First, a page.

PEST - Model-Independent Parameter Estimation and Uncertainty Analysis

Uncertainty Analysis

When calibrating a model we try to determine the simplest, most realistic, parameter field that is compatible with the data, without throwing information away by employing a parameter field that is too simple. Regularised inversion gives us the ability to do this.

But a calibrated parameter field is not reality - for reality is far more complex than this. To the extent that any prediction depends on the complexities of reality that cannot be represented uniquely in the calibrated model, that prediction has a potential for error - sometimes the potential for a lot of error. This potential for error must be accounted for when making management decisions on the basis of model outcomes.

Predictions that are especially prone to error are those that are highly sensitive to system detail. These include:

  1. movement of pollutants in surface and ground water systems;
  2. the interaction between ground and surface waters;
  3. the response of an environmental system to extreme climatic events.

PEST's ability to accommodate parameterization complexity gives it the ability to estimate parameter sets of minimum error variance. It also allows it to characterize that error variance (or uncertainty). Traditional methods of parameter estimation based on pre-calibration parsimonization simply cannot do this.

PEST and its utilities allow a user to undertake comprehensive linear and nonlinear parameter and predictive uncertainty analysis as an adjunct to calibration based on highly parameterized inversion.

Linear analysis is approximate, but powerful. It allows characterization not only of parameter and predictive uncertainty. It can also calculate other useful quantities such as the following.

  1. The contributions made by different individual parameters, or groups of parameters, to the uncertainty of predictions of interest.
  2. The contributions to parameter and predictive uncertainty made by solution space and null space parameter components. The latter characterize uncertainty accrued through lack of information within a calibration dataset pertinent to a required prediction. The former characterize the contribution to predictive uncertainty made by measurement noise.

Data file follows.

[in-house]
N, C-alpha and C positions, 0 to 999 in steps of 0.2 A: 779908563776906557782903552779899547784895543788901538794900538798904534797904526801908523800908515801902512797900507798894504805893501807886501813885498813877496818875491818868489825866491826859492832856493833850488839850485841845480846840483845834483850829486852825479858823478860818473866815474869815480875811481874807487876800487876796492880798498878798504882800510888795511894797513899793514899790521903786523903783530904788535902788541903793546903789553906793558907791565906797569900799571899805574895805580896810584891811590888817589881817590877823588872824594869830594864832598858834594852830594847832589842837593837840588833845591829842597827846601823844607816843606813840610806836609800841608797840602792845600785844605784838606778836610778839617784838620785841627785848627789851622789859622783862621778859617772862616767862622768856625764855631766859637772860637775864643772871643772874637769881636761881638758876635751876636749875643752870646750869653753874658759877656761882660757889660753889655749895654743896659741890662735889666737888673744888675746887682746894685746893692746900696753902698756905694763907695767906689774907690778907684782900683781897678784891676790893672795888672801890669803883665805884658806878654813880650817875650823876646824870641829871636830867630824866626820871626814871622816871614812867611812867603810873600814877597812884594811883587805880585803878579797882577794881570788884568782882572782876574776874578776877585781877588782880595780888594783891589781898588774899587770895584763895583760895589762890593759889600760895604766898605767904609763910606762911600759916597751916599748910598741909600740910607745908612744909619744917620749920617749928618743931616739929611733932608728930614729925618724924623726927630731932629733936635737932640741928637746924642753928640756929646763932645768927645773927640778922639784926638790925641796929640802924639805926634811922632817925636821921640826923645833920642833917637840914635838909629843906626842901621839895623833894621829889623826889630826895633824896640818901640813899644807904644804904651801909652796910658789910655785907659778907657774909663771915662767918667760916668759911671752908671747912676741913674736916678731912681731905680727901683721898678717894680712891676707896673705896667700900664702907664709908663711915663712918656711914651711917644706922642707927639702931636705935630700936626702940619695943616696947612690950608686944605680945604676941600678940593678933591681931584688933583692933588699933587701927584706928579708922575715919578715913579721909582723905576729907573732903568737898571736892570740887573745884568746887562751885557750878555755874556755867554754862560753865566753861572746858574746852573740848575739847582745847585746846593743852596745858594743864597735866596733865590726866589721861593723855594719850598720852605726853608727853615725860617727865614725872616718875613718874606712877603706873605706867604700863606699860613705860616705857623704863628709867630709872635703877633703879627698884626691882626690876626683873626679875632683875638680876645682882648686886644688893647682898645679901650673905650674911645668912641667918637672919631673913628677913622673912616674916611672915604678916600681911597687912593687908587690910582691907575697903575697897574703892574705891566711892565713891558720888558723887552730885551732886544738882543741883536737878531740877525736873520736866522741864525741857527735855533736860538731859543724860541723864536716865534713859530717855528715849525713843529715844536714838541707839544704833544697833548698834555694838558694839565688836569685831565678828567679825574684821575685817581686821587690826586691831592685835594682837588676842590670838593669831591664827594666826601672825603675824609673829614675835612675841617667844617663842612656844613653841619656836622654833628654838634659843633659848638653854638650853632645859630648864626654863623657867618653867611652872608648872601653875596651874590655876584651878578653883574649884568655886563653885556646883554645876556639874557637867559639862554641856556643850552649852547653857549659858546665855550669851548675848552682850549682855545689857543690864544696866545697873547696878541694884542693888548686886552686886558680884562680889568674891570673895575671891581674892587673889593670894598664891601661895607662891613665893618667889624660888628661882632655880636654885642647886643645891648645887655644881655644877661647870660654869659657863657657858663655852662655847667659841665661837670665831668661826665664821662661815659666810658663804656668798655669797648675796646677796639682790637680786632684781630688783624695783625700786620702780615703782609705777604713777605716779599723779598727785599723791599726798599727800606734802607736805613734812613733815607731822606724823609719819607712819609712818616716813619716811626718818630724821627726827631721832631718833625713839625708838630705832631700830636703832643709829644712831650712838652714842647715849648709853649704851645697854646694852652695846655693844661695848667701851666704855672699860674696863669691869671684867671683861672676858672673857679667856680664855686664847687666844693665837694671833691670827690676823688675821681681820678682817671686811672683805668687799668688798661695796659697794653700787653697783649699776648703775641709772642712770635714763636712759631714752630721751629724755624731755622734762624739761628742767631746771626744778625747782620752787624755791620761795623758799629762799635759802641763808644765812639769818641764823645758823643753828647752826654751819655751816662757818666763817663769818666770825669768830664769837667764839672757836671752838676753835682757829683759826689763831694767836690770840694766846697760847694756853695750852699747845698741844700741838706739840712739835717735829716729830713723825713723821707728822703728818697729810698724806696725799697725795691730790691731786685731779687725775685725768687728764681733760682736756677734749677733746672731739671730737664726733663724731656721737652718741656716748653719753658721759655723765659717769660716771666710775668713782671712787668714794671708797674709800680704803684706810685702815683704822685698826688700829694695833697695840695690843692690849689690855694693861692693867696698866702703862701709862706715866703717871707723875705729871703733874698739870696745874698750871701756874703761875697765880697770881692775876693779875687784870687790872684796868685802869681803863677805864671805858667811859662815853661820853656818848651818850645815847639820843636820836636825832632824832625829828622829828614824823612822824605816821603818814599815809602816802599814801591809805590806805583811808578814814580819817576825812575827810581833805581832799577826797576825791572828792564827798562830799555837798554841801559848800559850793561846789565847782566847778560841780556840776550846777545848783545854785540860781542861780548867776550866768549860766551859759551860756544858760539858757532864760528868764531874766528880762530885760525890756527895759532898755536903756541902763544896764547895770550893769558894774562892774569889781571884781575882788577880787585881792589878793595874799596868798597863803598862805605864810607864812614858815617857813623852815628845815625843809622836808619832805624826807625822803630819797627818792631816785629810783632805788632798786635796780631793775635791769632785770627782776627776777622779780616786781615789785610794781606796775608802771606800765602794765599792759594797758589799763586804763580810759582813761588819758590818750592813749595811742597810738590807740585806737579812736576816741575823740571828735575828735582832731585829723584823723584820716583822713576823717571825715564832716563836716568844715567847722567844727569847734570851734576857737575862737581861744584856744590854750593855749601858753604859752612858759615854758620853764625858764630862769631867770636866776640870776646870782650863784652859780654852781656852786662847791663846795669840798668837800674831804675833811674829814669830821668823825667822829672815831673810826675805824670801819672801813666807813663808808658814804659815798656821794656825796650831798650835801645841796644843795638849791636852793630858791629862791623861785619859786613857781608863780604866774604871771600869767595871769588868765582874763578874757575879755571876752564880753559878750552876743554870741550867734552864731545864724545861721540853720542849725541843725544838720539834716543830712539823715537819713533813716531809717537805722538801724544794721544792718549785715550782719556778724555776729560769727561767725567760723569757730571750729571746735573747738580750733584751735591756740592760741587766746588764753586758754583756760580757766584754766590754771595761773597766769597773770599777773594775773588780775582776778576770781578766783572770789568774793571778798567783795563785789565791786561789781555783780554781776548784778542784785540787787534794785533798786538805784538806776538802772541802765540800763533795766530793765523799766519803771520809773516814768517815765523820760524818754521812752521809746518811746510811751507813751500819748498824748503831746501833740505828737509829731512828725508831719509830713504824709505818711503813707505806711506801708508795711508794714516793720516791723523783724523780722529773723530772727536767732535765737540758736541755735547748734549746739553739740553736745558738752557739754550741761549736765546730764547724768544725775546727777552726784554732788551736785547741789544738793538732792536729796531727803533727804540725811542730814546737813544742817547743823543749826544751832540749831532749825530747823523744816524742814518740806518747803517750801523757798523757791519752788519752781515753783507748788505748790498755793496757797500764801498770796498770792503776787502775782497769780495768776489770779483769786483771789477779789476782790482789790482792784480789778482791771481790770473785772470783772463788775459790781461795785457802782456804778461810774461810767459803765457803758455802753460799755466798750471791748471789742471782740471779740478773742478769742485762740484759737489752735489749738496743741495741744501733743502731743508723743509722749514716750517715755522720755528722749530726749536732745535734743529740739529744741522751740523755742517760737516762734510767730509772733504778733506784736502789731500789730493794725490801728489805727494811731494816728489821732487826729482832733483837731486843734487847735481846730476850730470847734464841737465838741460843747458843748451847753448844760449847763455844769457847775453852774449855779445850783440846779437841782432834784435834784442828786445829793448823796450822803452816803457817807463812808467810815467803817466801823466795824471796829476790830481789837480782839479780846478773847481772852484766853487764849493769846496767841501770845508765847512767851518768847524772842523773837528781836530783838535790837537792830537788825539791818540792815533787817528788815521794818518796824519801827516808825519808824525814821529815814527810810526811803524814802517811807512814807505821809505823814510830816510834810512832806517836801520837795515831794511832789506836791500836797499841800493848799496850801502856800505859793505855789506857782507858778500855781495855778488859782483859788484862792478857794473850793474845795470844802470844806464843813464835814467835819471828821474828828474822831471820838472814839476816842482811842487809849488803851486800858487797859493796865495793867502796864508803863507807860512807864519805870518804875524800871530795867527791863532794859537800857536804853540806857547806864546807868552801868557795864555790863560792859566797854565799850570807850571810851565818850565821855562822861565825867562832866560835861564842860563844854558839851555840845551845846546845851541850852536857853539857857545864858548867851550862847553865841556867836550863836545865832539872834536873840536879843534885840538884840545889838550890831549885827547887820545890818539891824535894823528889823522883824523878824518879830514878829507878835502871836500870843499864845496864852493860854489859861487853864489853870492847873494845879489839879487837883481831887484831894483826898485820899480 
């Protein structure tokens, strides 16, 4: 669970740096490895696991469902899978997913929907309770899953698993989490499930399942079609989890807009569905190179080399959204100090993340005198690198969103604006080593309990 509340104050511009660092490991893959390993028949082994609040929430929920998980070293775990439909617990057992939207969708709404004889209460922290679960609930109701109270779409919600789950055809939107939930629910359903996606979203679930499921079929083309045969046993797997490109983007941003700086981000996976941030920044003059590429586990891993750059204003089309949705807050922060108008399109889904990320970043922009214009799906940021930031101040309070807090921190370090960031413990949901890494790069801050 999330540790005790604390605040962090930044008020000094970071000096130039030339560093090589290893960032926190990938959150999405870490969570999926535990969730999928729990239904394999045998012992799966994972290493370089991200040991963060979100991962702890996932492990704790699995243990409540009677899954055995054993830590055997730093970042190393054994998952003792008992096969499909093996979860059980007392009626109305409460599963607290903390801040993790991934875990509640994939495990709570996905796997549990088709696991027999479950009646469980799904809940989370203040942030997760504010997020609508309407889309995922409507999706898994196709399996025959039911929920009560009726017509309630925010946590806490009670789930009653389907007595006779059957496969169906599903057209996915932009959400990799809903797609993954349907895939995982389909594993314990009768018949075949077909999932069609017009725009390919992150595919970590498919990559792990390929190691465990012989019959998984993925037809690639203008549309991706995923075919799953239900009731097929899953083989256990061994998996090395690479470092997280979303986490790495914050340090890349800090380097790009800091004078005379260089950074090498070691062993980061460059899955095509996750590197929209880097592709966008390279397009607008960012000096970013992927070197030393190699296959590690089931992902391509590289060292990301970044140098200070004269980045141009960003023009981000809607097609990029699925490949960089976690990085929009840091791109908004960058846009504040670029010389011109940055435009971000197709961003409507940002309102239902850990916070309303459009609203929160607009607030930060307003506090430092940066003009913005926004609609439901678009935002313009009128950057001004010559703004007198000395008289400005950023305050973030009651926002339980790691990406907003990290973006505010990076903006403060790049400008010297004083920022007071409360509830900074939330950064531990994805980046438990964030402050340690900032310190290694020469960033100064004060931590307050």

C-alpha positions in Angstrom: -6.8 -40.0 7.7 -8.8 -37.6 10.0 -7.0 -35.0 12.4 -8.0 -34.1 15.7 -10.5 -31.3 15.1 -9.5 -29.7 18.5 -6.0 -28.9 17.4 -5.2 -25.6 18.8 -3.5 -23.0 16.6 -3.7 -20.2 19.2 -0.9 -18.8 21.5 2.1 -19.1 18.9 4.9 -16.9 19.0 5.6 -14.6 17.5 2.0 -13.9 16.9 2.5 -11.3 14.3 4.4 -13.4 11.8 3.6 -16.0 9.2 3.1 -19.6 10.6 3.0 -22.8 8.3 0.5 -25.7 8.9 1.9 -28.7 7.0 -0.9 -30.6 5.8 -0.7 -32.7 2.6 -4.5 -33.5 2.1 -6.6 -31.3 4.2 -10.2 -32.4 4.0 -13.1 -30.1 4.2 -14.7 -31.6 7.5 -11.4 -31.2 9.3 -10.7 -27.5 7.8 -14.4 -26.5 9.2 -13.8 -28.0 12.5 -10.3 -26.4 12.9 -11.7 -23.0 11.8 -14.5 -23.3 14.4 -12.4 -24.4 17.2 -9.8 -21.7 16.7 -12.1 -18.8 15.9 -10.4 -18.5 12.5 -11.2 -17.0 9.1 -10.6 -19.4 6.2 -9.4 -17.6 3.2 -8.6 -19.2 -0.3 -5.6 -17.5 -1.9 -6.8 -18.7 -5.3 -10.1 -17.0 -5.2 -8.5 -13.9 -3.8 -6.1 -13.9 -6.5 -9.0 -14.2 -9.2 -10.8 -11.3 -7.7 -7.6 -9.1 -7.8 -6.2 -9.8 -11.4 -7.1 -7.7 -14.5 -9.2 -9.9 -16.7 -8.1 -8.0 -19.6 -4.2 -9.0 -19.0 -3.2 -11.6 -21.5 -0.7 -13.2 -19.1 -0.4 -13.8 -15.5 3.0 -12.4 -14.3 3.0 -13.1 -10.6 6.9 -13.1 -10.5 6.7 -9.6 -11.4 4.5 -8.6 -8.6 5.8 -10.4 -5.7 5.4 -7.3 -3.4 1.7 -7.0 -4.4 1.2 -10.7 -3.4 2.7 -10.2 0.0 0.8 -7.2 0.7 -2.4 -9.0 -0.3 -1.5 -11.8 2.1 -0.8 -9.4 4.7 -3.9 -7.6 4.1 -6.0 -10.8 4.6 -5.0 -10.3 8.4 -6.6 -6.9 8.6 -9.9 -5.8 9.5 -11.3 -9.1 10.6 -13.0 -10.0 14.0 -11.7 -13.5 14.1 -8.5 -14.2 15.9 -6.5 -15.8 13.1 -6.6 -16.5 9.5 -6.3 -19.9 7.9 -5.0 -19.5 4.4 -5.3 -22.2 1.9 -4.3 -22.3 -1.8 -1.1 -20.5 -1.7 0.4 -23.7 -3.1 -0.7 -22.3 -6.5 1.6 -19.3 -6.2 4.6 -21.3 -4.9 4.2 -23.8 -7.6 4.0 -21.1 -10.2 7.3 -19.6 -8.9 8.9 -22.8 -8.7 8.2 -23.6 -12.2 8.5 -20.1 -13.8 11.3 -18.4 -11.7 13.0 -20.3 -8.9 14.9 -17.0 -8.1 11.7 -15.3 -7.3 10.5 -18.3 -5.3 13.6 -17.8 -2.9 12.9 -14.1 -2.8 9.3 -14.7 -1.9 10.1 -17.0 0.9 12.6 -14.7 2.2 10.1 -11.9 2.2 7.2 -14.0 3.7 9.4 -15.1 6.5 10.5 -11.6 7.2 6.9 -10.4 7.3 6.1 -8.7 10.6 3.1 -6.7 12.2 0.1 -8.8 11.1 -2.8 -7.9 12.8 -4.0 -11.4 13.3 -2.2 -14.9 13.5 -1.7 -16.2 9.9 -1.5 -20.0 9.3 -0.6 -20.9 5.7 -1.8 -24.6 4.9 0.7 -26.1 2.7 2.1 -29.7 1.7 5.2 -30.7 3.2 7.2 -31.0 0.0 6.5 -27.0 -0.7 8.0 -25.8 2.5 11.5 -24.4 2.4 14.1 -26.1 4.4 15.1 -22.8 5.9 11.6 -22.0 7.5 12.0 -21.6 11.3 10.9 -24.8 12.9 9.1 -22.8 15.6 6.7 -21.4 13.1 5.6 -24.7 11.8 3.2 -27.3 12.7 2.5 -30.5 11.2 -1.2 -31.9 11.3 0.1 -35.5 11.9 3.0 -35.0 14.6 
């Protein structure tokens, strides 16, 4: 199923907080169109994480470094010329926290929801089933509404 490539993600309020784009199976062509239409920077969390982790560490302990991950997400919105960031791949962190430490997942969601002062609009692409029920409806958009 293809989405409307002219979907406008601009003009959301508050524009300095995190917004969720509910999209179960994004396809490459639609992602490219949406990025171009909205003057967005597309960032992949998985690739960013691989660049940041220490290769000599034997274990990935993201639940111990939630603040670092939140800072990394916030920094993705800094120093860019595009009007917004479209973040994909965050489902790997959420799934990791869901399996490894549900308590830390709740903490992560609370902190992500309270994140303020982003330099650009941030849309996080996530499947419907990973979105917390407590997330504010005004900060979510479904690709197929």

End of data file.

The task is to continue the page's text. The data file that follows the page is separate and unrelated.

3. The worth of existing or new data in reducing predictive uncertainty. This can form the basis for optimization of data acquisition. Note that methods based on traditional parameter estimation which purport to achieve this same goal can be grossly misleading due to their inability to accommodate the (mostly dominant) null space contribution to parameter and predictive uncertainty.

Pre- (back row) and post- (front row) calibration contributions to the uncertainty of a key model prediction made by different groups of parameters.


PEST provides three options for nonlinear uncertainty analysis:

  1. Predictive maximization/minimization subject to constraints on parameter reasonableness, and departures of specified model outputs from their field-measured counterparts.
  2. "Predictive calibration" in which a prediction is "observed" to occur through a regularized inversion process that minimizes departures from a calibrated parameter field, and assesses the confidence level of the prediction through the size of this departure.
  3. Calibration-constrained Monte-Carlo analysis.

The last of these is achieved through PEST's unique, and extremely powerful, null space Monte Carlo technique. This methodology allows a user to generate many different set of parameters, all of which are reasonable, and all of which calibrate a model. Each of these parameter fields may include any level of detail - well beyond that which can be represented uniquely in a calibrated model. If a prediction is made using many such calibration-constrained parameter fields, the uncertainty of that prediction can be assessed.

Null space Monte Carlo is extremely efficient. Once a model has been calibrated once, the numerical burden of re-calibrating it many times using parameter fields of arbitrary complexity is minimal.

A comprehensive tutoral on model predictive uncertainty analysis using PESTĀ is availableĀ from the downloads page.

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